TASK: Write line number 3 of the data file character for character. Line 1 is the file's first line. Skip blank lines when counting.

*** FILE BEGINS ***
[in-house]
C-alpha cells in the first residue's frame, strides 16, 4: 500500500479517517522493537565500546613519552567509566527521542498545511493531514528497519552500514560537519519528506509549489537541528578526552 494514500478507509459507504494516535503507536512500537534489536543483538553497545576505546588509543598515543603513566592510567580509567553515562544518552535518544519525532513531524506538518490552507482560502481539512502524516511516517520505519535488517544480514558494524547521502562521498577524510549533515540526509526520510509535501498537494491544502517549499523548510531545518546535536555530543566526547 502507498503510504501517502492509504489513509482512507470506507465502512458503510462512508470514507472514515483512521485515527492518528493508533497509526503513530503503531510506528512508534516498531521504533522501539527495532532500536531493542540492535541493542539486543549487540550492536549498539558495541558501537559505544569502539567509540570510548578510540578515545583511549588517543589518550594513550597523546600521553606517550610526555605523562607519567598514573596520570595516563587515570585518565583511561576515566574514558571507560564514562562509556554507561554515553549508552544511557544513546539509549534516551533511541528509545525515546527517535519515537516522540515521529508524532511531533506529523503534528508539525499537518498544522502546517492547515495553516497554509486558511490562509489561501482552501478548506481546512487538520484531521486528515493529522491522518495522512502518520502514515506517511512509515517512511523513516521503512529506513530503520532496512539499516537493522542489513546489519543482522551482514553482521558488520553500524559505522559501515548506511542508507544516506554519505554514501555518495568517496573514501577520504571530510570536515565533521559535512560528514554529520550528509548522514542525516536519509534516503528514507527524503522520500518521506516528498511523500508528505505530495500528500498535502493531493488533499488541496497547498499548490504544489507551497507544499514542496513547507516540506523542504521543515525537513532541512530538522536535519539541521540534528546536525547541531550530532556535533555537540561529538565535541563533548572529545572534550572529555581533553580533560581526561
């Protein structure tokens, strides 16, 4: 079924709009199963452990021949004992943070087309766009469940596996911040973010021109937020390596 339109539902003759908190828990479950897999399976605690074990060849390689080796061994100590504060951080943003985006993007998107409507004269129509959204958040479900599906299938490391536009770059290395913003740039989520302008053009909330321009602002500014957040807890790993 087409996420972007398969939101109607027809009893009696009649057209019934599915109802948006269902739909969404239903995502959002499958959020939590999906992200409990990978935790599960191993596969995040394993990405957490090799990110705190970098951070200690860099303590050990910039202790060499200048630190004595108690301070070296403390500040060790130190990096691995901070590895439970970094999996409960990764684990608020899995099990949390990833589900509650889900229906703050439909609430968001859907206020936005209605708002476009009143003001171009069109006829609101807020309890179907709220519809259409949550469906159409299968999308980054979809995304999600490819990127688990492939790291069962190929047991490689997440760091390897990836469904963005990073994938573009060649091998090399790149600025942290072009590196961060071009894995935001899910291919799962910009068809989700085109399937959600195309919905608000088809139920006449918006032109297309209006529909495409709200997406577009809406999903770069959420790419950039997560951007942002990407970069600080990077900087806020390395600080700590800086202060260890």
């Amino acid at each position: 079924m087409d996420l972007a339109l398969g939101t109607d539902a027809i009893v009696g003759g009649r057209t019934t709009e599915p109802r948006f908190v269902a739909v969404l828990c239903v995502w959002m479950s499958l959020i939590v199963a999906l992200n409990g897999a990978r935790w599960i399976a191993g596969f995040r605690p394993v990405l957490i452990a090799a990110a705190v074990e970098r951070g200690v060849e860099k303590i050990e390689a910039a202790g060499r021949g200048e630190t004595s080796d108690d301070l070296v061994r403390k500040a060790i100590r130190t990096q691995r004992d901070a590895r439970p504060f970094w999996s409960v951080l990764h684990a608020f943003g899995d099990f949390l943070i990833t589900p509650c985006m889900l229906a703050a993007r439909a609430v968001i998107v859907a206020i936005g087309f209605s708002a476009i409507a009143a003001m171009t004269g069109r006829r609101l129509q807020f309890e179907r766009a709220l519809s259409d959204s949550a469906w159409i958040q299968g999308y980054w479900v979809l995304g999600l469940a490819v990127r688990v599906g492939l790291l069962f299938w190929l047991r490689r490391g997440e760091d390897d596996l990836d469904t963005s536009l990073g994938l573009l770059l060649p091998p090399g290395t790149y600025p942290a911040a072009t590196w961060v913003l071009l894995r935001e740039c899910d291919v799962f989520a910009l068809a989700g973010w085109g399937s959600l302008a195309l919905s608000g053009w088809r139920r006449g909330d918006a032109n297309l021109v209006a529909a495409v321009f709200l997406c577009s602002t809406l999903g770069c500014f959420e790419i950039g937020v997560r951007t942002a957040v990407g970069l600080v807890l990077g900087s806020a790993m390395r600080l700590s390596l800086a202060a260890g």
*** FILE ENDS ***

């Protein structure tokens, strides 16, 4: 079924709009199963452990021949004992943070087309766009469940596996911040973010021109937020390596 339109539902003759908190828990479950897999399976605690074990060849390689080796061994100590504060951080943003985006993007998107409507004269129509959204958040479900599906299938490391536009770059290395913003740039989520302008053009909330321009602002500014957040807890790993 087409996420972007398969939101109607027809009893009696009649057209019934599915109802948006269902739909969404239903995502959002499958959020939590999906992200409990990978935790599960191993596969995040394993990405957490090799990110705190970098951070200690860099303590050990910039202790060499200048630190004595108690301070070296403390500040060790130190990096691995901070590895439970970094999996409960990764684990608020899995099990949390990833589900509650889900229906703050439909609430968001859907206020936005209605708002476009009143003001171009069109006829609101807020309890179907709220519809259409949550469906159409299968999308980054979809995304999600490819990127688990492939790291069962190929047991490689997440760091390897990836469904963005990073994938573009060649091998090399790149600025942290072009590196961060071009894995935001899910291919799962910009068809989700085109399937959600195309919905608000088809139920006449918006032109297309209006529909495409709200997406577009809406999903770069959420790419950039997560951007942002990407970069600080990077900087806020390395600080700590800086202060260890």